Passion isn’t a Pitch and 5 Other Ways to Misunderstand Board Game Kickstarter as a Marketplace

Posted on Posted in Start to Finish

I’ve made my fair share of mistakes while building this business. I don’t sweep them under the rug. In fact, I even pulled apart the broken bits of my failed Kickstarter campaign for my understanding and published them online for public benefit. Being able to analyze and move forward after failure is critical to your success and a big part of getting your game from Start to Finish. This is part two of four in the Failure Recovery series.

 

 

Today, I’m going to be covering six really common ways board game Kickstarter campaigns fall apart. This is based primarily on my observation of Kickstarter as a market in 2018, not necessarily how it was in the past. The market is shifting and maturing, moving inexorably toward large companies with established intellectual properties. That’s not a bad thing – it brings more people into the hobby board game world we enjoy! It definitely changes how you have to approach the business, though.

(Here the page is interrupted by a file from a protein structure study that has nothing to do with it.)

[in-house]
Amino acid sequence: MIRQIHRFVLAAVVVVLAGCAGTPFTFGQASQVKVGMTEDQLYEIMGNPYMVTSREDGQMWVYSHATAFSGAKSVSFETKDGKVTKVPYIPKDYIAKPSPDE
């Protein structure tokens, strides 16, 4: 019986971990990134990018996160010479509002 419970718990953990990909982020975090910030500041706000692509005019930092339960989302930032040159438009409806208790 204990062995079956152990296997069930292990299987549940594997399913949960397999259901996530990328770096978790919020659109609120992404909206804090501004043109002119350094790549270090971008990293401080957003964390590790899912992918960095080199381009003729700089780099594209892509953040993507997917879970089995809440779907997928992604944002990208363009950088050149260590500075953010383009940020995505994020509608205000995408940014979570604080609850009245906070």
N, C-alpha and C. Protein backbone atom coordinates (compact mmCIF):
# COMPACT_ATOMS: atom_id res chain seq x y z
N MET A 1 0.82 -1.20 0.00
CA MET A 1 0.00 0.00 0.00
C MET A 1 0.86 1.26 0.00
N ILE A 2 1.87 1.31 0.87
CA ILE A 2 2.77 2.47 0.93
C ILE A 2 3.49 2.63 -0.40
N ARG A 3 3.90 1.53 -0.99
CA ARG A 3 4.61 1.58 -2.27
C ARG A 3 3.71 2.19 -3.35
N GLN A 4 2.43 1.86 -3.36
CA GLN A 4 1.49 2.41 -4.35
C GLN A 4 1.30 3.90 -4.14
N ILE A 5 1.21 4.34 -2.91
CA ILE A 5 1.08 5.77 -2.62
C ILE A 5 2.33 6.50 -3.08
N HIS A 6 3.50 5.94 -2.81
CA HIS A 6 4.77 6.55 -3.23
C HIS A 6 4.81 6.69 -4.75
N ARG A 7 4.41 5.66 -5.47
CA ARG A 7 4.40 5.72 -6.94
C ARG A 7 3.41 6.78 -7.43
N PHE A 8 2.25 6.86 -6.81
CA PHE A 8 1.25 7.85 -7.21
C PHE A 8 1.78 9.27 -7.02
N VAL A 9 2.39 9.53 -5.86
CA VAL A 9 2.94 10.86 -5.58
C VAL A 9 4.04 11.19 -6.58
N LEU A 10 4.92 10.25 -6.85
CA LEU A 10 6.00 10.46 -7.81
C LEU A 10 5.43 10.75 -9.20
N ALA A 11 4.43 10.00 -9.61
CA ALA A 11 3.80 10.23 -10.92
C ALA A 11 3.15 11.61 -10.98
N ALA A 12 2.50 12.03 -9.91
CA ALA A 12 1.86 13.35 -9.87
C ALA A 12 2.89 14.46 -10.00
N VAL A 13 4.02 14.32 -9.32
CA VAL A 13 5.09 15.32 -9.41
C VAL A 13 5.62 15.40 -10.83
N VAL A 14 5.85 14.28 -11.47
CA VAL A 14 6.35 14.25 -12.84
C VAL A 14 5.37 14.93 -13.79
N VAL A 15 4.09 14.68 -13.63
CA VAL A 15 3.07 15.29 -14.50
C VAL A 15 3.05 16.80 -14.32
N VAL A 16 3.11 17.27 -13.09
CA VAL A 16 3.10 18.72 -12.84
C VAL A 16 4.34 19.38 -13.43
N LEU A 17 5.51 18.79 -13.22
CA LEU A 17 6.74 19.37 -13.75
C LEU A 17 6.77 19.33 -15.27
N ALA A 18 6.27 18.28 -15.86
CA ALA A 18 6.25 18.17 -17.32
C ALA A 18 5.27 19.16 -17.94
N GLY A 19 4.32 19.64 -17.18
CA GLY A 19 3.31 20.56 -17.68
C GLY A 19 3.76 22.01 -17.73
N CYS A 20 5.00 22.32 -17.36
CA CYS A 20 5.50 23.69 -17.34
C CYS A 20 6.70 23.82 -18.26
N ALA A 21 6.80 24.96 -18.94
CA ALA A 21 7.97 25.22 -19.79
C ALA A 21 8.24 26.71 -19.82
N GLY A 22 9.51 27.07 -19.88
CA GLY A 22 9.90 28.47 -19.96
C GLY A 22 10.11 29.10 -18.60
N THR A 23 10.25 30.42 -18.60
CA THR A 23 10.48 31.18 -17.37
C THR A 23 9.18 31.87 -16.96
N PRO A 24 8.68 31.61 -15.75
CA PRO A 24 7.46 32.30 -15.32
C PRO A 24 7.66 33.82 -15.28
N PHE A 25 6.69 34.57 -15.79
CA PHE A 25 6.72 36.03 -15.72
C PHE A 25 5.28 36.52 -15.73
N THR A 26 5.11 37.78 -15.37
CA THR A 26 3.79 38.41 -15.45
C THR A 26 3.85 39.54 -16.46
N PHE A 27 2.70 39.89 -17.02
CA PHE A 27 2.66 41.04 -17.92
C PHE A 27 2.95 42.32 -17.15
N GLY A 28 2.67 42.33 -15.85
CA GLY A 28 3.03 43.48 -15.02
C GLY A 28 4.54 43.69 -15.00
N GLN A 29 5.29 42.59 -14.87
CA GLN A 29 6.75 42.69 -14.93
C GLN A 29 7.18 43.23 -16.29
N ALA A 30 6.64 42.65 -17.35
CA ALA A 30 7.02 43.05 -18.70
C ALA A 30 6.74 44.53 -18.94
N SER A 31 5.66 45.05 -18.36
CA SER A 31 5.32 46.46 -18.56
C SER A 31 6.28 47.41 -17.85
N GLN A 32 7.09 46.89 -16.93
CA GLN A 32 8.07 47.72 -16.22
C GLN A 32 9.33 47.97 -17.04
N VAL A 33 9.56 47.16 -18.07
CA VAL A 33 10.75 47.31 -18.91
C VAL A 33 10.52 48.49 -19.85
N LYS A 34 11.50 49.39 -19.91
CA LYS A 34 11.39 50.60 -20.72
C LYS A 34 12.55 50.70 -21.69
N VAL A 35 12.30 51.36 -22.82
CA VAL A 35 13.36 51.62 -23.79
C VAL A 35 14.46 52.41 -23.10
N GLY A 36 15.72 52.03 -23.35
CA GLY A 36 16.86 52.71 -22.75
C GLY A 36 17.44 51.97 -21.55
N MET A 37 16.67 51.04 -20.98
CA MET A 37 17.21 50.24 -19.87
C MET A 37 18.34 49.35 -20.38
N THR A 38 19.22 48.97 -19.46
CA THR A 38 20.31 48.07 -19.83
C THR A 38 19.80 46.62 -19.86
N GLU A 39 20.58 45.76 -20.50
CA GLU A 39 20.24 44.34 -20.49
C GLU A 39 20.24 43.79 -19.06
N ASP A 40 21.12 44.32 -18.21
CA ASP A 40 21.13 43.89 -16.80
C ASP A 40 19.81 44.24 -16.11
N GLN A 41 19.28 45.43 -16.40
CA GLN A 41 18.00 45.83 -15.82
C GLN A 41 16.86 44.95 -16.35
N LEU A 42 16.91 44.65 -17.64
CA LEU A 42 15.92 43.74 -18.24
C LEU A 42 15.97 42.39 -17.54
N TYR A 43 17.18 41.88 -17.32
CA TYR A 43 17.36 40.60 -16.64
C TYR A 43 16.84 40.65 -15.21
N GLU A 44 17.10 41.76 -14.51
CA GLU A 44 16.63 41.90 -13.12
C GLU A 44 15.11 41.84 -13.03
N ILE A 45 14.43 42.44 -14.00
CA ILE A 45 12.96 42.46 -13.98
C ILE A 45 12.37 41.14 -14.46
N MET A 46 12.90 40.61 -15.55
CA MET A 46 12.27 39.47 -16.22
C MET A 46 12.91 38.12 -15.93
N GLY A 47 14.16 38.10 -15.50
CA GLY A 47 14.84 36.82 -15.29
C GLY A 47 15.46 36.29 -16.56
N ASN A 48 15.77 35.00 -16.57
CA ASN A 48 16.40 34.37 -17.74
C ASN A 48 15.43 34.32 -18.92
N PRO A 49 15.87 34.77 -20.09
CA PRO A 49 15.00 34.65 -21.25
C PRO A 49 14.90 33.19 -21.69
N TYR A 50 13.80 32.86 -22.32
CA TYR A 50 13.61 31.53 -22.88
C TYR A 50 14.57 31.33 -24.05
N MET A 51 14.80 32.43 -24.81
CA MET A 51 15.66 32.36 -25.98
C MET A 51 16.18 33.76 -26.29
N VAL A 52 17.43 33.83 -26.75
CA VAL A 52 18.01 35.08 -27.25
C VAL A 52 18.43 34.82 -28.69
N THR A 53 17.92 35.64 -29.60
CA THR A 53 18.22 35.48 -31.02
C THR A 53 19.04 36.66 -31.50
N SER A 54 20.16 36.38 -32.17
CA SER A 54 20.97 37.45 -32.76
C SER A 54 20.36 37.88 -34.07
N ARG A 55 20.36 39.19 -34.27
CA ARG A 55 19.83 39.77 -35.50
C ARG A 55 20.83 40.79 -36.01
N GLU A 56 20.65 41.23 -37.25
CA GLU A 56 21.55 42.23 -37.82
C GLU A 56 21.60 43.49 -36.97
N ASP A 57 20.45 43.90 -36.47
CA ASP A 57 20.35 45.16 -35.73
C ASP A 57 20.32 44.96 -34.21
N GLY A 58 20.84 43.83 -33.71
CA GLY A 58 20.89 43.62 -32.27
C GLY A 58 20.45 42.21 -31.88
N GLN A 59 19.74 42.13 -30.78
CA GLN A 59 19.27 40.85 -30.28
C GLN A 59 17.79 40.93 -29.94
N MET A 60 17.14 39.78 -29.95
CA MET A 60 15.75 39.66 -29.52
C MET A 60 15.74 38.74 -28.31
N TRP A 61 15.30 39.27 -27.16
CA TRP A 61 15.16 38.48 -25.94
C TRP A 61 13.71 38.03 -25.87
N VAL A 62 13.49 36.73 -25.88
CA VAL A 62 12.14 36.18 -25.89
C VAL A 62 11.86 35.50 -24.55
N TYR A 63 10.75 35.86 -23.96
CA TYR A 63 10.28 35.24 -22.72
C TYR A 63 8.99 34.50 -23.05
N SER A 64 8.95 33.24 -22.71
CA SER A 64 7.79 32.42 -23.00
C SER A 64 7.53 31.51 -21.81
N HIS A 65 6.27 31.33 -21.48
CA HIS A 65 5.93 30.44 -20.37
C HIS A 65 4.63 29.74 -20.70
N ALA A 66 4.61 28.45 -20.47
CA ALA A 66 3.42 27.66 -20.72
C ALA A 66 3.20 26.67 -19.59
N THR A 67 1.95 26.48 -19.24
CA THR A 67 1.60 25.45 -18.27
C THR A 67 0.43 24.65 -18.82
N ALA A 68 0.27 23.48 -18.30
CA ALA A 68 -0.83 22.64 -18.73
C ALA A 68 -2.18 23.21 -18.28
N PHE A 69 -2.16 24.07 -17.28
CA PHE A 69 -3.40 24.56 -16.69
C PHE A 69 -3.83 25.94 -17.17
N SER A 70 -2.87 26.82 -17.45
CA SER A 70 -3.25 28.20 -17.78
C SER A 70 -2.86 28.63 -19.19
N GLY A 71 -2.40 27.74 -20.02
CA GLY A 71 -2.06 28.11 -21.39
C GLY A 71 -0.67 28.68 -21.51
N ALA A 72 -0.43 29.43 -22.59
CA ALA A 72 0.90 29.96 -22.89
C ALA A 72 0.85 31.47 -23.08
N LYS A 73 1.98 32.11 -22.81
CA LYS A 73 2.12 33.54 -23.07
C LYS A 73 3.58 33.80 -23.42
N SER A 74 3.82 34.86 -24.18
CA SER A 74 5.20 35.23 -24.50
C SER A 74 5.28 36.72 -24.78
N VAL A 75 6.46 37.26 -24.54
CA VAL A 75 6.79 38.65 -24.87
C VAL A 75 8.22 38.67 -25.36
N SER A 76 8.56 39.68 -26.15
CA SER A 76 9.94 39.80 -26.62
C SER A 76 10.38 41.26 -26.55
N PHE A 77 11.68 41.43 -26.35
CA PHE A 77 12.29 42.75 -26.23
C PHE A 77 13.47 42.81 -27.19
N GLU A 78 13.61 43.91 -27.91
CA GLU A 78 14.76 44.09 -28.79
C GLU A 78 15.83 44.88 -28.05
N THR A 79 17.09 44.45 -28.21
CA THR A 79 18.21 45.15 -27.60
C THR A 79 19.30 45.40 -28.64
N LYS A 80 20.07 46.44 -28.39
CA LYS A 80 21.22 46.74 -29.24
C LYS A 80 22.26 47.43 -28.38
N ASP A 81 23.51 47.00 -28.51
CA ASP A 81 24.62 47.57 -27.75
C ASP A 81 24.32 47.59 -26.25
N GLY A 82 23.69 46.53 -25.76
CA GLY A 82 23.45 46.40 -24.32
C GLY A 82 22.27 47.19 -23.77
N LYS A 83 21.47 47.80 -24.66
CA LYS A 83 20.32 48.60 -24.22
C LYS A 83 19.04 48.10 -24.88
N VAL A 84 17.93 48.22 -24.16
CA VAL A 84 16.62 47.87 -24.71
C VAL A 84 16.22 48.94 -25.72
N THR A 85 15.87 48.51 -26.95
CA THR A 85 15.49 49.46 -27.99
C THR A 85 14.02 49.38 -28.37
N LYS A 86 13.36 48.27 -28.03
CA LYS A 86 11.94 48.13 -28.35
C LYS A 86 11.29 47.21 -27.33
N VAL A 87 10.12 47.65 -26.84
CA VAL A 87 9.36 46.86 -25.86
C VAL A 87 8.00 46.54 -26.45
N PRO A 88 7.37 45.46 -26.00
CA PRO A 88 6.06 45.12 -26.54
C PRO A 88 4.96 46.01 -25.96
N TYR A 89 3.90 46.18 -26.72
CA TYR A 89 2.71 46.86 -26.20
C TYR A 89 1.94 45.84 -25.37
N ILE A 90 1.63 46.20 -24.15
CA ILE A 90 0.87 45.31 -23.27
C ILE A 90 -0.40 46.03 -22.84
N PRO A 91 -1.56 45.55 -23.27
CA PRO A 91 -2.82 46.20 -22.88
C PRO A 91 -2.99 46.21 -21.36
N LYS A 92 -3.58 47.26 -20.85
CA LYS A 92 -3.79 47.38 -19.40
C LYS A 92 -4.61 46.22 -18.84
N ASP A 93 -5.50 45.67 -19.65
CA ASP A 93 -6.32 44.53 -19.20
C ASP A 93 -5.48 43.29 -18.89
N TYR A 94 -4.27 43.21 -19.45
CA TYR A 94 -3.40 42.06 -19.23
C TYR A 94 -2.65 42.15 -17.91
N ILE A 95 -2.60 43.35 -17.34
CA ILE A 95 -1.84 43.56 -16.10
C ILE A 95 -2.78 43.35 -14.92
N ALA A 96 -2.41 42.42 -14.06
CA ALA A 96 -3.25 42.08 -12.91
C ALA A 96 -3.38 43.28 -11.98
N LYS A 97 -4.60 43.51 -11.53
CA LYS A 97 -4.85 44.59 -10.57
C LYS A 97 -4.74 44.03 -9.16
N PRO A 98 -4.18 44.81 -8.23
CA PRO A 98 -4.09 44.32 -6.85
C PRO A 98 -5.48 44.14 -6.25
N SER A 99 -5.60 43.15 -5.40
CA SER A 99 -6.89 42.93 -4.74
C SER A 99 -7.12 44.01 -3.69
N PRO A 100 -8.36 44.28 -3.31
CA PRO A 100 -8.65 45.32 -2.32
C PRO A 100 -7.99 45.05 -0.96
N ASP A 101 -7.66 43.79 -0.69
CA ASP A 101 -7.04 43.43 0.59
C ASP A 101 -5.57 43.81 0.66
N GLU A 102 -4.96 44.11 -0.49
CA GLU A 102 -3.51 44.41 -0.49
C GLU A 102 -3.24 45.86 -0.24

Mistake 1: Emphasizing passion instead of the game.

Kickstarter started in 2009 as a way for people to fund their passion projects. That may not have been the intention of the company from the get-go, but that’s how the site was interpreted by the general public. For a long time, emphasizing your passion for the project while simultaneously pitching it was a reliable way to appear human and receive funding.

I’m not so sure about that anymore. Don’t get me wrong: passion is a beautiful thing. Passion will see you through difficult times, make you more charismatic, and give you a compelling story that people can rally behind. However: passion isn’t a pitch.